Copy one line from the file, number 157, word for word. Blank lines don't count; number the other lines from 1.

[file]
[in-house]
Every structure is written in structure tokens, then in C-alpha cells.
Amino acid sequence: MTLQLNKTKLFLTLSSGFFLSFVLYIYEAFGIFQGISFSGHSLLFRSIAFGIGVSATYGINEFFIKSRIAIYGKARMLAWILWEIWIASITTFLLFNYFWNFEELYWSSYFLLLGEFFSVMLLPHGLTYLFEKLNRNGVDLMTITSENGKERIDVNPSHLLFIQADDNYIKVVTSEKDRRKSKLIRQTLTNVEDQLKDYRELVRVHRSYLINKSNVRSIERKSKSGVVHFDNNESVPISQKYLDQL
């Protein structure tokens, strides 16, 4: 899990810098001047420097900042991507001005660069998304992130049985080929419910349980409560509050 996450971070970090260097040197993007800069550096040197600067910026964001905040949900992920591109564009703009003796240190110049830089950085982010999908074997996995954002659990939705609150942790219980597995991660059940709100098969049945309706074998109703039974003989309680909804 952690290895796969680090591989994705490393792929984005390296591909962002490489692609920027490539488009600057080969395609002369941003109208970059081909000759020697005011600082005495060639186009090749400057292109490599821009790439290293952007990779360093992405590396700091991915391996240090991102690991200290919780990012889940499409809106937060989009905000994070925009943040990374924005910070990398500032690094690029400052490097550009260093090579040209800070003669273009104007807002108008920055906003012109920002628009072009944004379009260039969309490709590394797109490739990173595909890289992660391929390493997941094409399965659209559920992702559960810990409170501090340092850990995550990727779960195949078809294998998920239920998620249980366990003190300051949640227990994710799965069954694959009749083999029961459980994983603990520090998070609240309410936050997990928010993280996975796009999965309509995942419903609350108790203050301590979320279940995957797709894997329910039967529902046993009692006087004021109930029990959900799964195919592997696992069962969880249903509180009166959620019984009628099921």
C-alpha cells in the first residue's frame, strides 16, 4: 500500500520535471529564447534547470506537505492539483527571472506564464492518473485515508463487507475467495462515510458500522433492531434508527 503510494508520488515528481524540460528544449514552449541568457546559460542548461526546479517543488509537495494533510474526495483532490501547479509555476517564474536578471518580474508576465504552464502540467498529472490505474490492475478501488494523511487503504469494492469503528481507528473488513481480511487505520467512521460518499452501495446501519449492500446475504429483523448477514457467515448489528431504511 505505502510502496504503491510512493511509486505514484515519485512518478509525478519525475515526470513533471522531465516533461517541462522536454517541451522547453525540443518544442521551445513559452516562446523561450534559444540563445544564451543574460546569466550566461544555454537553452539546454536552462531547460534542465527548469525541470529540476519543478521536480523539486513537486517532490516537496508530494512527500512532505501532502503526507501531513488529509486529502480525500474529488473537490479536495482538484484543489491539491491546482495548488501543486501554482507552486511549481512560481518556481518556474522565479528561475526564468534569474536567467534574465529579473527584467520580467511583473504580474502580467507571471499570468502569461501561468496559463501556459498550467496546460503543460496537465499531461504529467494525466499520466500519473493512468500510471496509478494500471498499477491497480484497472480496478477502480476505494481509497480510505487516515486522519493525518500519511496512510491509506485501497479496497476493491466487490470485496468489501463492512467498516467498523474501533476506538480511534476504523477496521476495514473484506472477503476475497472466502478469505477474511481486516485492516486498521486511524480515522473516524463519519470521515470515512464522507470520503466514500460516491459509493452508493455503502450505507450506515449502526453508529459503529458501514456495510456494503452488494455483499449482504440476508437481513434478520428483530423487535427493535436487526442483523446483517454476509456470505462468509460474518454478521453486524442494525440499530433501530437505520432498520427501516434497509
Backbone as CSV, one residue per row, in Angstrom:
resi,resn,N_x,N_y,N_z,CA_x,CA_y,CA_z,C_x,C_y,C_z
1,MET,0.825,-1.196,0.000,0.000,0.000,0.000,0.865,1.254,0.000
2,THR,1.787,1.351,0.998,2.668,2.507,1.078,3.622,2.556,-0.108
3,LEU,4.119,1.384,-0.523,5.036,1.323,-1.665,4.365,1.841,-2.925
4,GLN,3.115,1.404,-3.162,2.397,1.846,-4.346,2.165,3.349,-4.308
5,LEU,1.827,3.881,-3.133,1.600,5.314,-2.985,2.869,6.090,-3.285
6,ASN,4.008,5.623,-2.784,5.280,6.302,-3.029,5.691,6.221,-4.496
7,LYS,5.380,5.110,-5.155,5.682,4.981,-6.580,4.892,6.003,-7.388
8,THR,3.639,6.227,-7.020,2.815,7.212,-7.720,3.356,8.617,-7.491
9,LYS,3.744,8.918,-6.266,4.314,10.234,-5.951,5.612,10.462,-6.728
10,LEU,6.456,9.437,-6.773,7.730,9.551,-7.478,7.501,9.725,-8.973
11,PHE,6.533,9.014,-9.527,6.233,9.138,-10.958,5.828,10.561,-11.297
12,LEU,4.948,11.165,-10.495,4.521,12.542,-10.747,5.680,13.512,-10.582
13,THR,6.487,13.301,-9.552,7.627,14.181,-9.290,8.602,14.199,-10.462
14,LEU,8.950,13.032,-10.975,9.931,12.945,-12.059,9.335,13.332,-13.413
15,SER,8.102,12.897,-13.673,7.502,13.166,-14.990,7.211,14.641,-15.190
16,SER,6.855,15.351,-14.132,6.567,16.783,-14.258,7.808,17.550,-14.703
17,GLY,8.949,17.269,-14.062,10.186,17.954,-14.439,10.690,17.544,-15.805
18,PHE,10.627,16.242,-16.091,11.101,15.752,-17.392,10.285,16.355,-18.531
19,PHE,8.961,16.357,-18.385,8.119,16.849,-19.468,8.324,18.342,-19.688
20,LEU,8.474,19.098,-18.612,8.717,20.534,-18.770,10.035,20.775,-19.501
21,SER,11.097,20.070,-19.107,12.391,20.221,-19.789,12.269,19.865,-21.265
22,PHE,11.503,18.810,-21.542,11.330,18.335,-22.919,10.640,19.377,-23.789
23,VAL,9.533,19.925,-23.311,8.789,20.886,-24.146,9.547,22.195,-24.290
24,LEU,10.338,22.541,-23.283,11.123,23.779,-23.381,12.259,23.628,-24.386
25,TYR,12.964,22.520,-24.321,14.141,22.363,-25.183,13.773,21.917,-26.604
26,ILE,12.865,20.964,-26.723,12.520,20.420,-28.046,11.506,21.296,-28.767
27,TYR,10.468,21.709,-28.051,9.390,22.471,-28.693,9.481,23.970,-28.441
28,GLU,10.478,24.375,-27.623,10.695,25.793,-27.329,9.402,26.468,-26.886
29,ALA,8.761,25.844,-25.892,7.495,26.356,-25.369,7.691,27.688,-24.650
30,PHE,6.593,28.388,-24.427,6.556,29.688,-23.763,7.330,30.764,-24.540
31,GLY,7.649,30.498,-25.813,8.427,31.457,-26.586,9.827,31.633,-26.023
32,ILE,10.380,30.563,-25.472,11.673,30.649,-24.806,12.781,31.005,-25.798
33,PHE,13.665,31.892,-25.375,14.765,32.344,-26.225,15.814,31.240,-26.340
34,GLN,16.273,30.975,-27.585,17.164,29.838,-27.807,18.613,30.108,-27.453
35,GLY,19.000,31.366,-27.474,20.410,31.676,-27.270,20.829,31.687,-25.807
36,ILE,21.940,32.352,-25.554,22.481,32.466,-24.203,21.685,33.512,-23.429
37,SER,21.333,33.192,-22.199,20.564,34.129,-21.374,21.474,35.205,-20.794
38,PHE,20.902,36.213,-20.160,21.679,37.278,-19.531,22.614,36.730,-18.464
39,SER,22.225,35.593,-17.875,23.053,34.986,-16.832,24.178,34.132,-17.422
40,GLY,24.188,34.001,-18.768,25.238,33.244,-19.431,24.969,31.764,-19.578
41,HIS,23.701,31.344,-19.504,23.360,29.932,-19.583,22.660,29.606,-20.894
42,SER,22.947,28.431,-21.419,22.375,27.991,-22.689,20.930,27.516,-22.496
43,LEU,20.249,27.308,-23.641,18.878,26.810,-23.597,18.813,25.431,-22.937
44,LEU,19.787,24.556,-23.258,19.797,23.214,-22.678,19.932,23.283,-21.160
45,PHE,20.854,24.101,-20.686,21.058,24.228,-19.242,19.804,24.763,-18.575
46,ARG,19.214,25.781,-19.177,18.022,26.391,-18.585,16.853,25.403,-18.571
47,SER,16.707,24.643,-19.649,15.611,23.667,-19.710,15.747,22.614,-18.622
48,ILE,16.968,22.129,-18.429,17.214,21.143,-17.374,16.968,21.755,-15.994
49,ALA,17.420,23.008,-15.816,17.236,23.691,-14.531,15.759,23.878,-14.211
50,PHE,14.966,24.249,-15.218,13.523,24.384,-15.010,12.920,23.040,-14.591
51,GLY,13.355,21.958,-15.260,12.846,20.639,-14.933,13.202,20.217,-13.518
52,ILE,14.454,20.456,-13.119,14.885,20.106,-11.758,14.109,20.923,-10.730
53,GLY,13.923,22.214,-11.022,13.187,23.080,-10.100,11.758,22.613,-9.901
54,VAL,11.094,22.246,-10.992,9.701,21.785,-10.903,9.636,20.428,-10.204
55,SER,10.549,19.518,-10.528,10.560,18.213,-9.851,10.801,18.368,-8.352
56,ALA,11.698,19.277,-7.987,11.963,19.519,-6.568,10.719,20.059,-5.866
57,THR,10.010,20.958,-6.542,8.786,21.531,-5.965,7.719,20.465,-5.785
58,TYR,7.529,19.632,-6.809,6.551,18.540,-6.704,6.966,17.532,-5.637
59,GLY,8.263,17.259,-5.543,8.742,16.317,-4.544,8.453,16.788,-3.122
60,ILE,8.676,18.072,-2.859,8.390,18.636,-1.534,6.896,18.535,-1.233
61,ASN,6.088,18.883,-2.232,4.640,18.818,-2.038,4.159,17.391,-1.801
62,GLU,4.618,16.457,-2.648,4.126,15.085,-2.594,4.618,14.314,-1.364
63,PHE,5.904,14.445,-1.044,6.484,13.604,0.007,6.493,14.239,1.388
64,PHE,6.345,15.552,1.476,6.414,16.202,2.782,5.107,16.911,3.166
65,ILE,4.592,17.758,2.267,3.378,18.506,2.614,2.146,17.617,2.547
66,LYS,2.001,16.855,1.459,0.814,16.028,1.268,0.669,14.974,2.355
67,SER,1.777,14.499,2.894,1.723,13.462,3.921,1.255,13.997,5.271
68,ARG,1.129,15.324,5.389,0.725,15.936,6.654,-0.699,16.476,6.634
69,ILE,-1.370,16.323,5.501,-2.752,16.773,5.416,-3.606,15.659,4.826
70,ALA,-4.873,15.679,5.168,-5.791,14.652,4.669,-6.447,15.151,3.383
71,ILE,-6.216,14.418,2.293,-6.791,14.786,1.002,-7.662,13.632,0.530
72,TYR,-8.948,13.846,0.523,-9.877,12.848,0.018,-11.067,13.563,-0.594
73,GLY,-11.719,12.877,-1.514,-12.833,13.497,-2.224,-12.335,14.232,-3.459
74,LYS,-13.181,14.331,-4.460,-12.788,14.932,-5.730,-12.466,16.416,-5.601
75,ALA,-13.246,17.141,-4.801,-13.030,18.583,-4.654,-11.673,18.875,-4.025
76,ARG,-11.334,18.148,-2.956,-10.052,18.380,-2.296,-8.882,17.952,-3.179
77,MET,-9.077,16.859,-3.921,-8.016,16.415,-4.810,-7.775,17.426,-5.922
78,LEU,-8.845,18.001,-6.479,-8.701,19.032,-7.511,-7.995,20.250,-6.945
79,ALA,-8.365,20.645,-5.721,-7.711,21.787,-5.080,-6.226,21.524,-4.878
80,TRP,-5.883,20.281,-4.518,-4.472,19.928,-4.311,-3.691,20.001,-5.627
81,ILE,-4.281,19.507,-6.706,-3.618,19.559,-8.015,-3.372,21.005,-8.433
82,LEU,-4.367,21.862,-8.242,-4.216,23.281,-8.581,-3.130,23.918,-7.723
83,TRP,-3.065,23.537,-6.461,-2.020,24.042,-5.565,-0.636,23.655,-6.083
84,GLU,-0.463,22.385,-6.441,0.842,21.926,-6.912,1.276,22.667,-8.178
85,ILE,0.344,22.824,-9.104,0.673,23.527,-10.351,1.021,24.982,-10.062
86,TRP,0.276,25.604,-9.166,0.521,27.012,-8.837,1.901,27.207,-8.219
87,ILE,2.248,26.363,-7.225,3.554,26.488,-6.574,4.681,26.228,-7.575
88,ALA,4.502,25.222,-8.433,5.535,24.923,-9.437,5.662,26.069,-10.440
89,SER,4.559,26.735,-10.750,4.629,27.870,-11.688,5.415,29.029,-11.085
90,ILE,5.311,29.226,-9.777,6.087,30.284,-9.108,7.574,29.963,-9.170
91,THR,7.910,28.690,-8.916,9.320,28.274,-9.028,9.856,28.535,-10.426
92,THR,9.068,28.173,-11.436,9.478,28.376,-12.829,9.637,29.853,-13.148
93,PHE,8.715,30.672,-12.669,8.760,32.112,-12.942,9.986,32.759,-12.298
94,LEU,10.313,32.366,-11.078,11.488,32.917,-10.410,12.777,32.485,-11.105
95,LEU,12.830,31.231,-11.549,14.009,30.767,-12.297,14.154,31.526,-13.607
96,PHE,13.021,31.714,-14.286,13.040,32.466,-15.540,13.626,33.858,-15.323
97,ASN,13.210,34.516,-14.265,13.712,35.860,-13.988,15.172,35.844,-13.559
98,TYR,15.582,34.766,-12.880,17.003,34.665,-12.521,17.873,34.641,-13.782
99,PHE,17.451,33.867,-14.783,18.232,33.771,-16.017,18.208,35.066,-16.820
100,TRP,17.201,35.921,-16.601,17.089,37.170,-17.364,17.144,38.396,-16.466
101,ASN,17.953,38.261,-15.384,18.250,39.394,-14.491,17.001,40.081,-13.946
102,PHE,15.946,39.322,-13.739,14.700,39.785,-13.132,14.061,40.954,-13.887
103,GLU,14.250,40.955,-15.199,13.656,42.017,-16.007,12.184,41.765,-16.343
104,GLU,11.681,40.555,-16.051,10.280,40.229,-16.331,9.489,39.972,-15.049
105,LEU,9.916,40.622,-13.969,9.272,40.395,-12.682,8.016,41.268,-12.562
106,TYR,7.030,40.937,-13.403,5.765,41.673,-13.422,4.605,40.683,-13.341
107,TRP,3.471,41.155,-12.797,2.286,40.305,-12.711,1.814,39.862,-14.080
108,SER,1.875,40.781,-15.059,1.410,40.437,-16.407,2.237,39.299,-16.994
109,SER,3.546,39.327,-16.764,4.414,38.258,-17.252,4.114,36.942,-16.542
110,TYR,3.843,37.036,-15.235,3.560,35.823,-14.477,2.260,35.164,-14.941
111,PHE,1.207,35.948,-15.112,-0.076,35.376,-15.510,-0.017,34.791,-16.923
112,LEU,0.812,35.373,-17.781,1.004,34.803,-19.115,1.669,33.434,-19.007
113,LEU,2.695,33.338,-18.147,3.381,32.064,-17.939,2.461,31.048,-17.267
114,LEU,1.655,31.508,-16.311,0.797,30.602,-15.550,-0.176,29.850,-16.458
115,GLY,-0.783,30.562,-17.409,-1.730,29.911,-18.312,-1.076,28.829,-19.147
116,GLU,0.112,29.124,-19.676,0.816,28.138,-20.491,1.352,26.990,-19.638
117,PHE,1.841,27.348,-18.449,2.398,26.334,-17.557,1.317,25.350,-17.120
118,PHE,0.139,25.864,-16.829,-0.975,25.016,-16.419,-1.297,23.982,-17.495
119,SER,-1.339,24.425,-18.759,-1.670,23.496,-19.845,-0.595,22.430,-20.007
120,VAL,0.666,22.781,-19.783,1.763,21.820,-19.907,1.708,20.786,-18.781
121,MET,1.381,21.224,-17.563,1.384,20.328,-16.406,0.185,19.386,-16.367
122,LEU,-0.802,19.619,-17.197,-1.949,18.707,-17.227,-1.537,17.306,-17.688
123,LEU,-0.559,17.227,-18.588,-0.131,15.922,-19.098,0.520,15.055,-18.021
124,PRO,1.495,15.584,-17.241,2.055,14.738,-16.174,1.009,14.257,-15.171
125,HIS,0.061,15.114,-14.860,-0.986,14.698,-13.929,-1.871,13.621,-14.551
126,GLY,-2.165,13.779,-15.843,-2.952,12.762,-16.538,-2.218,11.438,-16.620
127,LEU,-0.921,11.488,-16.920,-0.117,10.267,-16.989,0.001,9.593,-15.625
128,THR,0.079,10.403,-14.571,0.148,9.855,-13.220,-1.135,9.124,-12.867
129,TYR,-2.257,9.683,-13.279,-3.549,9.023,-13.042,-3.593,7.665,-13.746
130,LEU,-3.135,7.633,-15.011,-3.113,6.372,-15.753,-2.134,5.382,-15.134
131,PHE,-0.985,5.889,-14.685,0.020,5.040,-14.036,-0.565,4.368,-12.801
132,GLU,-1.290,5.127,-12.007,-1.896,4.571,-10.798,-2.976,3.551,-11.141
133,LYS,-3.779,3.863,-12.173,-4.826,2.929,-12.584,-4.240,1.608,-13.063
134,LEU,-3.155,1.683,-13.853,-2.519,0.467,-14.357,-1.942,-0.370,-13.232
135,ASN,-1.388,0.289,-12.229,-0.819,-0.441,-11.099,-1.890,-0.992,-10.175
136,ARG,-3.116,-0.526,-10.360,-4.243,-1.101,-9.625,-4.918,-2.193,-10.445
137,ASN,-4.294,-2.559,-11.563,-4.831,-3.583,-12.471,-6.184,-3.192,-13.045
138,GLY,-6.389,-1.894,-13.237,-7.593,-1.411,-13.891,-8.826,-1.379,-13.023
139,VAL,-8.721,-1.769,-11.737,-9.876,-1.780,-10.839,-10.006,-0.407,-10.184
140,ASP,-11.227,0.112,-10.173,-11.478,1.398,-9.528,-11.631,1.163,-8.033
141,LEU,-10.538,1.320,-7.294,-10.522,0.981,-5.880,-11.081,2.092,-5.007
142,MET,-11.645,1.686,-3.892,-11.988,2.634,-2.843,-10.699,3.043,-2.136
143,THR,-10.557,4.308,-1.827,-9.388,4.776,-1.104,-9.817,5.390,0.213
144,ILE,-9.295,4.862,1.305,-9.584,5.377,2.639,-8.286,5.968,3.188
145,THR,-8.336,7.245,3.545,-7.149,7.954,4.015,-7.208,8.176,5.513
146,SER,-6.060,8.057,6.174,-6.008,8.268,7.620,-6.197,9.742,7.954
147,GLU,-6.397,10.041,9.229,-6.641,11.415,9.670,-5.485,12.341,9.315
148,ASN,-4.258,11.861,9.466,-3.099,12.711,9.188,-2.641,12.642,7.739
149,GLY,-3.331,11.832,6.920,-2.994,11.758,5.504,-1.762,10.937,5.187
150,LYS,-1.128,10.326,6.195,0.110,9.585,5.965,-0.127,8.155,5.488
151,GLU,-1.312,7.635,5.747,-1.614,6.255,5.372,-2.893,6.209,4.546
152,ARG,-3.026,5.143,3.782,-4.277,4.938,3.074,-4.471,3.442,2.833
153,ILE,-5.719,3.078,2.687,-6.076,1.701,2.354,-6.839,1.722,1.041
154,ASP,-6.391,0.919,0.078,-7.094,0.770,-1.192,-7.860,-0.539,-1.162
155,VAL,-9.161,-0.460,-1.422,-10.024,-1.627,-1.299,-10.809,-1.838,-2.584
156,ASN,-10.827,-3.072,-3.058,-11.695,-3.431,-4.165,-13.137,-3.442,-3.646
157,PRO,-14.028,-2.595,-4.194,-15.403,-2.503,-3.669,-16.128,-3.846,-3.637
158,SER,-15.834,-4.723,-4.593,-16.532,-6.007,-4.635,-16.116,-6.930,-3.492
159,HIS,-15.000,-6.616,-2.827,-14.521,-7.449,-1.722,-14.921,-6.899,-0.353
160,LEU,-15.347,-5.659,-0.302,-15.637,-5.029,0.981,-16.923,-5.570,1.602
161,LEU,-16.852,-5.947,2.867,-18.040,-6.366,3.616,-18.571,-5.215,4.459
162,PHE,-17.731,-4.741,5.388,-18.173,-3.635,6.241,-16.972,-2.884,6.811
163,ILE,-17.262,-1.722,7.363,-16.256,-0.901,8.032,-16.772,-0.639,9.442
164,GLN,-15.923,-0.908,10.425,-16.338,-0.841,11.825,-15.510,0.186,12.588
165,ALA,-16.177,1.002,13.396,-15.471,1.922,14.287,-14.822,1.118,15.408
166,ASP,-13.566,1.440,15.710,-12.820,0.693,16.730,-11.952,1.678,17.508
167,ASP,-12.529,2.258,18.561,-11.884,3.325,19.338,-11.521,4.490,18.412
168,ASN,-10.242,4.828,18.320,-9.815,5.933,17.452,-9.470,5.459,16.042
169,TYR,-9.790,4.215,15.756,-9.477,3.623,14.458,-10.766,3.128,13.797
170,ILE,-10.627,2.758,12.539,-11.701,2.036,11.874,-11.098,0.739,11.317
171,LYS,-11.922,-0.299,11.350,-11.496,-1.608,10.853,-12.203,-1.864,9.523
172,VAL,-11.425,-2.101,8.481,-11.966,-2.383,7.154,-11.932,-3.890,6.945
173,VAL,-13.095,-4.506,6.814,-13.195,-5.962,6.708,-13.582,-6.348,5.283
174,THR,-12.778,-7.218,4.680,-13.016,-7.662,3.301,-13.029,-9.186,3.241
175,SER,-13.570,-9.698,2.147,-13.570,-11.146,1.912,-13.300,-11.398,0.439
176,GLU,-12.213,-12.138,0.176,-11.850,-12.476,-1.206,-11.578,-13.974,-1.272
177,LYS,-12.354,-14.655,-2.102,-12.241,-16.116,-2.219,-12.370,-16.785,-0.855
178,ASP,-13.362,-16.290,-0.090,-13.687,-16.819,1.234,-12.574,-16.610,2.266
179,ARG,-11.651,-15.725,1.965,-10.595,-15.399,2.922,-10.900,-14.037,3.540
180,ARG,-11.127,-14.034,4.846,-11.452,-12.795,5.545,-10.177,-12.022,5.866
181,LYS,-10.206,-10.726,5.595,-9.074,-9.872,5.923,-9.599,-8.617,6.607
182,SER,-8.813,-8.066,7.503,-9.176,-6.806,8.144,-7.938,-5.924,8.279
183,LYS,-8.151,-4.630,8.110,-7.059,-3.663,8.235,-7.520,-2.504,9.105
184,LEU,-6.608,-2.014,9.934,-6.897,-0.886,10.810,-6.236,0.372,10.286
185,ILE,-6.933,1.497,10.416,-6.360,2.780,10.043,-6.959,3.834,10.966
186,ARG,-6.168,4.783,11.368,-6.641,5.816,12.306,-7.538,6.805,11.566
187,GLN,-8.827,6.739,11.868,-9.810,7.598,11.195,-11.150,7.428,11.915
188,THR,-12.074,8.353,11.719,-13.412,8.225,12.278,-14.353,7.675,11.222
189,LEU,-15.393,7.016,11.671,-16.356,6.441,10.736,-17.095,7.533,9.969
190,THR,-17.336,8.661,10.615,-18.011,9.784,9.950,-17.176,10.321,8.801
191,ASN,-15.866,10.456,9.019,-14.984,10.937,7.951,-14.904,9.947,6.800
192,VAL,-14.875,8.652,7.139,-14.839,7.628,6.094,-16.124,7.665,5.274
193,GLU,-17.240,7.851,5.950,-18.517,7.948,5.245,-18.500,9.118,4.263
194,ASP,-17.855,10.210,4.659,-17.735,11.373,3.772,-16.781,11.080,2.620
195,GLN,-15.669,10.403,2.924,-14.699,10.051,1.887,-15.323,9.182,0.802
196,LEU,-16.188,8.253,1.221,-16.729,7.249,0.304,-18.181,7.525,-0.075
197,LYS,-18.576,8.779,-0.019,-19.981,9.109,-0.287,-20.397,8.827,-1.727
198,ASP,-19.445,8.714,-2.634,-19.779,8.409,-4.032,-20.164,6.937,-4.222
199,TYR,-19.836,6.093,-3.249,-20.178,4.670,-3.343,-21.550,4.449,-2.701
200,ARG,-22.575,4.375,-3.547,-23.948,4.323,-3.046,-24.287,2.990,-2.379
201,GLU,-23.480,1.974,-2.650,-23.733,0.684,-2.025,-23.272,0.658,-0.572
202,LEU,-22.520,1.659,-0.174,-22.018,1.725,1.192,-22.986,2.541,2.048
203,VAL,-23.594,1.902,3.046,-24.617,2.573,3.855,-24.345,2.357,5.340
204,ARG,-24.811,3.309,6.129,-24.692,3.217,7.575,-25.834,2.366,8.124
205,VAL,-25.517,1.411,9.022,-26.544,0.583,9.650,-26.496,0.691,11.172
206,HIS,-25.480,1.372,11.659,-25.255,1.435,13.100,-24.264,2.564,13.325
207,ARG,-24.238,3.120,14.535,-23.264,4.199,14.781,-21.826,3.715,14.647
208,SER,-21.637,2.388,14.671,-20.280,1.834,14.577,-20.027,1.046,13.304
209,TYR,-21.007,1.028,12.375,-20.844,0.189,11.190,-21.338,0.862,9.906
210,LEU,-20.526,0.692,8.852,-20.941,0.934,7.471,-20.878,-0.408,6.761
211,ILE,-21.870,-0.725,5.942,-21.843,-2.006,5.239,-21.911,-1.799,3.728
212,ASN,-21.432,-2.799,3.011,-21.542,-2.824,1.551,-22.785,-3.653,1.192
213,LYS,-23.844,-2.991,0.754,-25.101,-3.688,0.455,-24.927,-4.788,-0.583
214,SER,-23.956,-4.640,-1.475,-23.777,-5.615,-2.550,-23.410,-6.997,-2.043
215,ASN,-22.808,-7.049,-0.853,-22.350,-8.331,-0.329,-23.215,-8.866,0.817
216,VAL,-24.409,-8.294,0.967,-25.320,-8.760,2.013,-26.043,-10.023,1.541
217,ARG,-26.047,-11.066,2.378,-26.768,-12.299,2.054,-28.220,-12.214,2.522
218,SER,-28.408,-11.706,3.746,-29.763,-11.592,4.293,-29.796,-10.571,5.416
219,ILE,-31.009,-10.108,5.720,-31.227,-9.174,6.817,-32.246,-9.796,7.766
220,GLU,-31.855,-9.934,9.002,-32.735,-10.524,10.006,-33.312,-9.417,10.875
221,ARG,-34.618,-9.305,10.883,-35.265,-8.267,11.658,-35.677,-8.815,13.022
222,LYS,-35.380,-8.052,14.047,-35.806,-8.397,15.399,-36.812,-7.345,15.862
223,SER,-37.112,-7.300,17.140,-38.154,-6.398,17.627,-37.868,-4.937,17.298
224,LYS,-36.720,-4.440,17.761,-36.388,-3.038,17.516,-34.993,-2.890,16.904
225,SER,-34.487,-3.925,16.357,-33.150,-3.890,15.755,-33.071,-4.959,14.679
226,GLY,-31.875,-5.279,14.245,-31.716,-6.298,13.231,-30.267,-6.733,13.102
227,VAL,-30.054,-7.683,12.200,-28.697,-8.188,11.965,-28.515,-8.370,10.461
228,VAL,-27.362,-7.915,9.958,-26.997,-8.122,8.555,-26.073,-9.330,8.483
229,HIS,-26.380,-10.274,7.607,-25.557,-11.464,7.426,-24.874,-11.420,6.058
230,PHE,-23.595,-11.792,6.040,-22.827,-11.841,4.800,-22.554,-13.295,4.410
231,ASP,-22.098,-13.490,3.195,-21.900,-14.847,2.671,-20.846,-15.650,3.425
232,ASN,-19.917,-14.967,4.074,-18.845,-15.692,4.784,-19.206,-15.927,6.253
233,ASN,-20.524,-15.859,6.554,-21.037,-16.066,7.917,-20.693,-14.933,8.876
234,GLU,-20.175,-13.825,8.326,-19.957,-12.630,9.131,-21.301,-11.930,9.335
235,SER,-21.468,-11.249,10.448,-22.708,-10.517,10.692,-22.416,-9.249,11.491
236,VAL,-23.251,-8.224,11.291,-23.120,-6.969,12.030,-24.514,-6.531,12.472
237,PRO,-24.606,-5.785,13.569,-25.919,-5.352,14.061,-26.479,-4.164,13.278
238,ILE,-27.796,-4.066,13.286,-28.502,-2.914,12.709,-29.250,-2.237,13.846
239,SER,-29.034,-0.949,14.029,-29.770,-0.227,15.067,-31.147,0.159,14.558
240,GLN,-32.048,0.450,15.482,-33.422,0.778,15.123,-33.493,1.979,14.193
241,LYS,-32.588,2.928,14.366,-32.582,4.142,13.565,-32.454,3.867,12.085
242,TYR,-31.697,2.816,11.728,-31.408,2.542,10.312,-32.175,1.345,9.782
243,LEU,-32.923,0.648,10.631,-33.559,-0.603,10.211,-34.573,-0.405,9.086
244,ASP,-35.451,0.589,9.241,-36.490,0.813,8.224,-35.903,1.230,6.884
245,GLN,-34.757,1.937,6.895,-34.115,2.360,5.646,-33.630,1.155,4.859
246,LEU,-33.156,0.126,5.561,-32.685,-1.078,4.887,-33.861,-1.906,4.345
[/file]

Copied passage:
150,LYS,-1.128,10.326,6.195,0.110,9.585,5.965,-0.127,8.155,5.488